Wednesday, July 15, 2009

Lot Rent Fees

I've had a lot of people ask me about lot rent fees and how much they should be in the parks and/or areas they choose to work. People have told me different prices of lot rents in their areas ranging from $75 per month on the low end, to $400, $500, and $650 per month respectively on the high end. Most recently, I've heard $1000 per month (per one of my "tweeps" @pmjohnson99).

So, what should be the target range of the lot rent for the parks you decide to work in?

The short answer - it doesen't really matter. Honestly, the amount of lot rent a park charges should not have a large effect on your decision whether or not to work in a particular park. Why not?

It's more important that you work in a park where you know the demand is there and you can find a buyer. I've said this before, it's very important to know your market. Each area is different - knowing your market and knowing who and what your buyers want, including where they want to live, is extremely important.

On my first deal, I was also concerned about lot rent. It was pretty high - almost $400 per month, this park had one of the highest lot rents in the area. Though, once I researched the market I got a feel for the demand in the area.

Driving around the area around the park, I could tell this was an area that was growing and had a lot of demand. I found out this park was in high demand - a lot of people wanted to live in this particular park. It was a nice park in an extremely good location. People wanted to live there and there was not much affordable housing in the area. There were apartments up the street that were almost at full capacity and the rents were steadily increasing.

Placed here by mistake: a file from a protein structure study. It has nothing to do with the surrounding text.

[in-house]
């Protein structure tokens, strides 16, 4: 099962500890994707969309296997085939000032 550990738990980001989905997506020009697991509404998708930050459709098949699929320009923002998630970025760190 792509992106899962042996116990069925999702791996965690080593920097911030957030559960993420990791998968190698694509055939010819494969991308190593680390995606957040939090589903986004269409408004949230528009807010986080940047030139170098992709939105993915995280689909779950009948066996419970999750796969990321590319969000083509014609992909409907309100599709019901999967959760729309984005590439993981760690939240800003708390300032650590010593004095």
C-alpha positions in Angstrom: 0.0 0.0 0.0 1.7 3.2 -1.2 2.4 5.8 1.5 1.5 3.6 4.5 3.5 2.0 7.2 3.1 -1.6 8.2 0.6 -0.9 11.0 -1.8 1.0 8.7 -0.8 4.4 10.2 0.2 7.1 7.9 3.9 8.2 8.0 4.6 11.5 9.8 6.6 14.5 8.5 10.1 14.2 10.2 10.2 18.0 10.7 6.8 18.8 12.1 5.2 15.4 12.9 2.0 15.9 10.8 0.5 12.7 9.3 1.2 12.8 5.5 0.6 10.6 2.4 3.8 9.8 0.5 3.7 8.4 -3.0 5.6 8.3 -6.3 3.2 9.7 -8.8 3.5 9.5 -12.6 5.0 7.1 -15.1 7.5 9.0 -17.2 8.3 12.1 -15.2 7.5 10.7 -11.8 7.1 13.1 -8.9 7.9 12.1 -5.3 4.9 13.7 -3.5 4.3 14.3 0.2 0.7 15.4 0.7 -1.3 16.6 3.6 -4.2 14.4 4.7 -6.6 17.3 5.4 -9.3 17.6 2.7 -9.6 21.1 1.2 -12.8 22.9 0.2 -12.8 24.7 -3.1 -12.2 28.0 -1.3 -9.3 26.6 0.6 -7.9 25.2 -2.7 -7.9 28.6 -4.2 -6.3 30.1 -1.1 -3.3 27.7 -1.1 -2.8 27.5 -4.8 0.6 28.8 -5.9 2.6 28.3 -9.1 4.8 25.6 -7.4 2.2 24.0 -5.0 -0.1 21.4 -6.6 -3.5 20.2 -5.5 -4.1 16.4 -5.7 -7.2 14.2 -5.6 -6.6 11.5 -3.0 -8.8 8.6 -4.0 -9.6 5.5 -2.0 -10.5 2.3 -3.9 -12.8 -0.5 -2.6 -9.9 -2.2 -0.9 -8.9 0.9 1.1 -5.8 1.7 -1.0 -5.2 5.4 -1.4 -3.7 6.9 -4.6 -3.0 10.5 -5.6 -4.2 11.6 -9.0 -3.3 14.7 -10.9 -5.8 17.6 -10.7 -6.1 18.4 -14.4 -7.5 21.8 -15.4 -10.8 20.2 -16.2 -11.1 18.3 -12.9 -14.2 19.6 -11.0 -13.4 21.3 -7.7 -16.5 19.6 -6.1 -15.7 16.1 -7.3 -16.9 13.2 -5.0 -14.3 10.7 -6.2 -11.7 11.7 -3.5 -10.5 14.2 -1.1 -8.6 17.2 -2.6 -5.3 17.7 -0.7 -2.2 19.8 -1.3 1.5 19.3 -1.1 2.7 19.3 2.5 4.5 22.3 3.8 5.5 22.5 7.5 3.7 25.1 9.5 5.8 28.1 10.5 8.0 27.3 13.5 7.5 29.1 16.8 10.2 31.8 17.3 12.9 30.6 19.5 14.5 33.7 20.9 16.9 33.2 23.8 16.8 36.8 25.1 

So, I decided to move forward with the deal based on my market research and knowledge. Had I not done my research and known the area, it could have been a very risky deal as I would not know what I am getting myself into. If I did not know the market, I may not know what people are willing to pay for a home in that area and/or what types of features they are looking for.

Common mistakes people make who are not familiar with the market include overpricing and/or underpricing a home, asking for too high or too low of a monthly payment, not knowing what features people are looking for in a home in that particular area, selling "as-is" when most people in that area want things fixed up or vice-versa, etc.

All of these mistakes cost both time and money. And let's face it, time is money. That is why it's extremely important to know your market before you go into a deal. It's very dangerous to start investing without knowing your market.

Knowing your market is extremely important - I cannot stress it enough. Knowledge is power.

(If you would like to read more about getting started in mobile home investing, check out these tips).

Happy Investing!

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